Photo by NEC Corporation of America with Creative Commons license.

Andrew Aubuchon

Imagine that you suffer from a heart condition that requires daily monitoring of your resting heart rate, blood pressure, and other vital signs. Rather than daily hospital or doctor visits, you might use at-home monitoring devices that record your data and relay them to your doctor, who could decide if any intervention is necessary. Your healthcare costs would be significantly reduced, and you wouldn’t have to suffer the added inconvenience of regular, and perhaps daily, doctor visits. This scenario is an example of telemedicine, a common-sense application of innovations in medical and telecommunications services. And especially as the technology behind it improves, telemedicine offers an opportunity for patients to receive quality healthcare at a significantly reduced cost.

Unfortunately, state medical licensing restrictions often serve as a barrier to the expansion of telemedicine. Currently, physicians are required to obtain a medical license in any state where they practice, as defined by the location of their patients. For example, if a doctor in Missouri wants to use telemedicine to treat a patient in Illinois, that doctor would generally need to have a license to practice medicine in Illinois.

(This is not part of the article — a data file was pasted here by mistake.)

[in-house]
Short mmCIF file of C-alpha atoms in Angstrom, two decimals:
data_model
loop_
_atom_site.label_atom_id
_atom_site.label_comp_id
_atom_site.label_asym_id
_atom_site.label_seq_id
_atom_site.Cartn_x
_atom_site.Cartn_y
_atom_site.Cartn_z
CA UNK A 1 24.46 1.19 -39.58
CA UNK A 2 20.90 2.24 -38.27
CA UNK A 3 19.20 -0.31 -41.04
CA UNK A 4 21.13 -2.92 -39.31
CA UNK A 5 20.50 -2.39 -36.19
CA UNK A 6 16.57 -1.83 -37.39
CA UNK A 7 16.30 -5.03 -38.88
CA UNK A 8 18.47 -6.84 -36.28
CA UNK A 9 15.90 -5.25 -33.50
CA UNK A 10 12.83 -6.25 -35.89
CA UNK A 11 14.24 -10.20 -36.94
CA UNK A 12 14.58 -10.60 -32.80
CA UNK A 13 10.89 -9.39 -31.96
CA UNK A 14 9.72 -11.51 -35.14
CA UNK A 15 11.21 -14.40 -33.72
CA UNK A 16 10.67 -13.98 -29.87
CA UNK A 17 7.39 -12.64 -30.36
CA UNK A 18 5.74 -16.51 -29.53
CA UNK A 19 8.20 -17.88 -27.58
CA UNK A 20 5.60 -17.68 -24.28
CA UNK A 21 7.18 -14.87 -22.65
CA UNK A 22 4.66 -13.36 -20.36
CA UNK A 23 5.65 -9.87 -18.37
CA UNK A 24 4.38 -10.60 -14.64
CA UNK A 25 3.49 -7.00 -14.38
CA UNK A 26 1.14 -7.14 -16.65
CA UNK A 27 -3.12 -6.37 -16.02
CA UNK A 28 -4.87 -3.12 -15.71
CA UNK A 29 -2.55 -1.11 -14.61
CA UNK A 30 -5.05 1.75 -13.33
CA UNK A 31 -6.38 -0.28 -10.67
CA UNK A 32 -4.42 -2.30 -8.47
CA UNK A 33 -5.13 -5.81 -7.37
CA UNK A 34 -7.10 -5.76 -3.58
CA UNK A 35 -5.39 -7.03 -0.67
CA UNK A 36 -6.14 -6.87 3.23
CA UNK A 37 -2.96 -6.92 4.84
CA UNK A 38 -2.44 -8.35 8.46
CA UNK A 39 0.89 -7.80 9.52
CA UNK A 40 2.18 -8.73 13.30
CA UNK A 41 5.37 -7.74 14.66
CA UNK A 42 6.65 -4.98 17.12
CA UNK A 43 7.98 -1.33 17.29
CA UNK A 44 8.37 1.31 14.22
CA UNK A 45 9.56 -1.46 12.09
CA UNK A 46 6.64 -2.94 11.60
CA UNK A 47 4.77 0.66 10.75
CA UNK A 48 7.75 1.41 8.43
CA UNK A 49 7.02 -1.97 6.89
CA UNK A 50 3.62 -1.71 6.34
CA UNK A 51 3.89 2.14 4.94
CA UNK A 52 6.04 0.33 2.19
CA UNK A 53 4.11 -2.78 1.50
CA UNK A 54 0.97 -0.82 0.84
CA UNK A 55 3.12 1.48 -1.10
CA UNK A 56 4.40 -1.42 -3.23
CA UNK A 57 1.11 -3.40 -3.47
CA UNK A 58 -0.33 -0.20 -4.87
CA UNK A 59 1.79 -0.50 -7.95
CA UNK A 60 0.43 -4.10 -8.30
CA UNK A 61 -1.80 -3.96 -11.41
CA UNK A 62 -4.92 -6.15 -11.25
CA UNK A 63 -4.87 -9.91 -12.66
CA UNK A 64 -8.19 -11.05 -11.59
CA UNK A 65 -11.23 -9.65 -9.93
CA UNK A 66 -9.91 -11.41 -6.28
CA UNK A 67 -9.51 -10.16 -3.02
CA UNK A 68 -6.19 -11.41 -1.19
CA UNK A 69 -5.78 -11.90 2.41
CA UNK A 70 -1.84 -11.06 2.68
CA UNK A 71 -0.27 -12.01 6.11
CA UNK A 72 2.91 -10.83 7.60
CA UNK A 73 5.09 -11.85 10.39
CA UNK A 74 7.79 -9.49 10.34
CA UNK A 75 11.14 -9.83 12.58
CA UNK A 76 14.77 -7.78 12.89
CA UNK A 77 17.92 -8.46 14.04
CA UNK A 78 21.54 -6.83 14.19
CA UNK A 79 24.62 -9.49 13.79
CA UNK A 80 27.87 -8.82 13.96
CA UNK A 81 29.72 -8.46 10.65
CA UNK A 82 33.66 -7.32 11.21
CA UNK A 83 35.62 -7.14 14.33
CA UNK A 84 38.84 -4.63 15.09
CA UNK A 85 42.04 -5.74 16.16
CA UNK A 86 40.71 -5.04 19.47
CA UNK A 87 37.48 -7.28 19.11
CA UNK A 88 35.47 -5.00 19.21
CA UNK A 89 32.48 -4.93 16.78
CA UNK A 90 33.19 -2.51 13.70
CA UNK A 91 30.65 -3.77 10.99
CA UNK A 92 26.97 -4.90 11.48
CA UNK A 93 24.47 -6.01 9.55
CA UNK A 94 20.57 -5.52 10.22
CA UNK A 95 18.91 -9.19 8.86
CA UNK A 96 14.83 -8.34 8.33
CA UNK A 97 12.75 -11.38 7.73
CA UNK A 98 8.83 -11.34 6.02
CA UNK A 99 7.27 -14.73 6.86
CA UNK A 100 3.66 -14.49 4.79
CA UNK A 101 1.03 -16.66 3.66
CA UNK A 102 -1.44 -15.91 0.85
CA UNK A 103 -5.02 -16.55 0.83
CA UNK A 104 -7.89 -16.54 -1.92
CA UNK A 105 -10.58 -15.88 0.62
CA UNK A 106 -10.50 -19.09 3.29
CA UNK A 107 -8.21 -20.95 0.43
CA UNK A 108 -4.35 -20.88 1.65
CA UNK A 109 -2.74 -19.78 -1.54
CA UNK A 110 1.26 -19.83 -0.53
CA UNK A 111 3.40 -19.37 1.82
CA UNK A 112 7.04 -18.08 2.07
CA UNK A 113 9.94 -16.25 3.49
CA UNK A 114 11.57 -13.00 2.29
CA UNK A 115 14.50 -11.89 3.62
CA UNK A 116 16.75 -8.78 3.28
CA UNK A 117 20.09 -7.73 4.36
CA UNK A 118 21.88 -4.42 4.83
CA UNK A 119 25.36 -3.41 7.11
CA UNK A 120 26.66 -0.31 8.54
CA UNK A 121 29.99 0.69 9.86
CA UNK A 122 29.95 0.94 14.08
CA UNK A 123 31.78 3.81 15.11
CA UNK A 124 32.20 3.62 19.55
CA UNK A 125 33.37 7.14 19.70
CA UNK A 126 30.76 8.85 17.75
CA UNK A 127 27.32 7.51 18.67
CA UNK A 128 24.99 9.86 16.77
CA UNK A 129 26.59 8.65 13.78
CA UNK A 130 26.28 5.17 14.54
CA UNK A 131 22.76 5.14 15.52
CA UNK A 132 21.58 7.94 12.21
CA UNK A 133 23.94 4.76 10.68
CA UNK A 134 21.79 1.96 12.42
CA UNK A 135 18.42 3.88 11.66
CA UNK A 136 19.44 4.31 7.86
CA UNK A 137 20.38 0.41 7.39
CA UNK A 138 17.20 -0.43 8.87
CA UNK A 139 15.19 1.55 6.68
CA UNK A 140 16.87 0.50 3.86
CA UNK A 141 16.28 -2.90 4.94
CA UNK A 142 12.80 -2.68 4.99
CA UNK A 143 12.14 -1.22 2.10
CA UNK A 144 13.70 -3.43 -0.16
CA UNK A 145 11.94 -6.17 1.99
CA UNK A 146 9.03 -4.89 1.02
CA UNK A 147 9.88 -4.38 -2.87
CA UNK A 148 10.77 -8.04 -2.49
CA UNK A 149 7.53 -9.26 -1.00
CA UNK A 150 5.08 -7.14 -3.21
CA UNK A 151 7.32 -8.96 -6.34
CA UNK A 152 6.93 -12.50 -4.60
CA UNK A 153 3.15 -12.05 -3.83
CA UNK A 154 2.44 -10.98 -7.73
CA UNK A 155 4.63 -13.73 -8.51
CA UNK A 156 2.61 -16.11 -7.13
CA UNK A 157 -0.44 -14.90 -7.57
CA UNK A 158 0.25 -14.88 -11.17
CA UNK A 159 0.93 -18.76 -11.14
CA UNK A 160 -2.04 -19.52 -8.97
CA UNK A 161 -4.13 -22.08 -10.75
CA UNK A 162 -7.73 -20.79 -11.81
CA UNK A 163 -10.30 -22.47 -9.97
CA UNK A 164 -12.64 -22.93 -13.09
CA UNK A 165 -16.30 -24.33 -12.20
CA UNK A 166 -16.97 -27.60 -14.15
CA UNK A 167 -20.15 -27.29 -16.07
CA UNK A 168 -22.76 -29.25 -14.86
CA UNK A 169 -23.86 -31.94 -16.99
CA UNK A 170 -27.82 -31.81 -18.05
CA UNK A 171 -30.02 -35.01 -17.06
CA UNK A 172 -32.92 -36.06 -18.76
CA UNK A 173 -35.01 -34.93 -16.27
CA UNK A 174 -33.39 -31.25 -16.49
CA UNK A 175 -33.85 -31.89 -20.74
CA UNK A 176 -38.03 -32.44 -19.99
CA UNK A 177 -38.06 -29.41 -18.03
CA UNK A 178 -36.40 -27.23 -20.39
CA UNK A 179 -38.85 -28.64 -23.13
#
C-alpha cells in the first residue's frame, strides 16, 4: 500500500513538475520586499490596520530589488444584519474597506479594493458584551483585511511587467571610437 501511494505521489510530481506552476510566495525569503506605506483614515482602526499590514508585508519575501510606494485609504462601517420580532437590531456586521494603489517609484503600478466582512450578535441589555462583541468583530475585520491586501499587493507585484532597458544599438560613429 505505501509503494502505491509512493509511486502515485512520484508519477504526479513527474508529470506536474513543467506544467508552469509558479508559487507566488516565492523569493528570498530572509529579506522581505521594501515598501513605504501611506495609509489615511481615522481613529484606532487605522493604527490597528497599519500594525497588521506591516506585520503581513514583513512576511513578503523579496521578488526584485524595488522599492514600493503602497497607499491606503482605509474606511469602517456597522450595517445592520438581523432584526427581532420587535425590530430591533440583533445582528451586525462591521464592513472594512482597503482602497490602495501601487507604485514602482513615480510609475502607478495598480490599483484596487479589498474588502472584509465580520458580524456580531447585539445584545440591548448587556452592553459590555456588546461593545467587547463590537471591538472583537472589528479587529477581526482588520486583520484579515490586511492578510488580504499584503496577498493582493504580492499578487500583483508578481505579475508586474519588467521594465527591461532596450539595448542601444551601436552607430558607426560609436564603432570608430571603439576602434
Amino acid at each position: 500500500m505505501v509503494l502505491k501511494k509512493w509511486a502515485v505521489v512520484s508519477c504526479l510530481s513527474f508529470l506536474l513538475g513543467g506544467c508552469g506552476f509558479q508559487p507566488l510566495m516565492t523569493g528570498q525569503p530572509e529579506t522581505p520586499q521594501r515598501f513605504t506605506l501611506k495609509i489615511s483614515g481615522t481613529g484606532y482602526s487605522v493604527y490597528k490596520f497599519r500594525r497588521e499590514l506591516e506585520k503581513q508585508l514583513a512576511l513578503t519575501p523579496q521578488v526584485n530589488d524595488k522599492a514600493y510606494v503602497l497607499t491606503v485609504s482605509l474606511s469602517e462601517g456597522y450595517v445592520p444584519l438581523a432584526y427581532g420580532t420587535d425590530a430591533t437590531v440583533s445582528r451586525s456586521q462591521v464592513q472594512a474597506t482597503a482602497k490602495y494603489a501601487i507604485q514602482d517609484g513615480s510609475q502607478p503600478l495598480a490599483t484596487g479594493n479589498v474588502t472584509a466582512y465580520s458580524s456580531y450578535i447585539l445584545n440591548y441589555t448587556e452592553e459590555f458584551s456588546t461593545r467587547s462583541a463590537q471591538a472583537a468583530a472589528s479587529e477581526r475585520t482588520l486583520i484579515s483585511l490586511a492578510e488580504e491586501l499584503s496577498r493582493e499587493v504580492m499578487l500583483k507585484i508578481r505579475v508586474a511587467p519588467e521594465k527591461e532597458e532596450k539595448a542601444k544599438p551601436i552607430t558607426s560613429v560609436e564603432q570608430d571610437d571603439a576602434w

We have weighed on this topic at length in the past, and a recent analysis by Shirley Svorny of the Cato Institute, titled “Liberating Telemedicine: Options to Eliminate the State-Licensing Roadblock,” brings the licensing issue back to center stage in the national health care policy conversation.

Svorny’s essay offers the following four possible remedies for bringing down licensing barriers to care, particularly for physicians engaged in telemedicine practices.

  • Eliminating government licensing of medical professionals altogether.
  • Redefining the location of the interaction between patients and physicians from that of the patient to that of the physician.
  • For individual states to open their markets to physicians licensed in other states.
  • For the federal government to offer national telemedicine licenses

The essay includes a detailed pros-and-cons analysis of each recommendation. Svorny argues that implementing one or more of these reforms would have many advantages, including expanding access to specialists for individuals in rural areas and decreasing the cost of health care for patients across the country without sacrificing patient safety or healthcare quality. Regardless of whether you agree or disagree with Svorny’s proposals, the essay is worth a read.

About the Author

Andrew Aubuchon
Andrew Aubuchon

Andrew Aubuchon is a policy intern working on corporate welfare topics.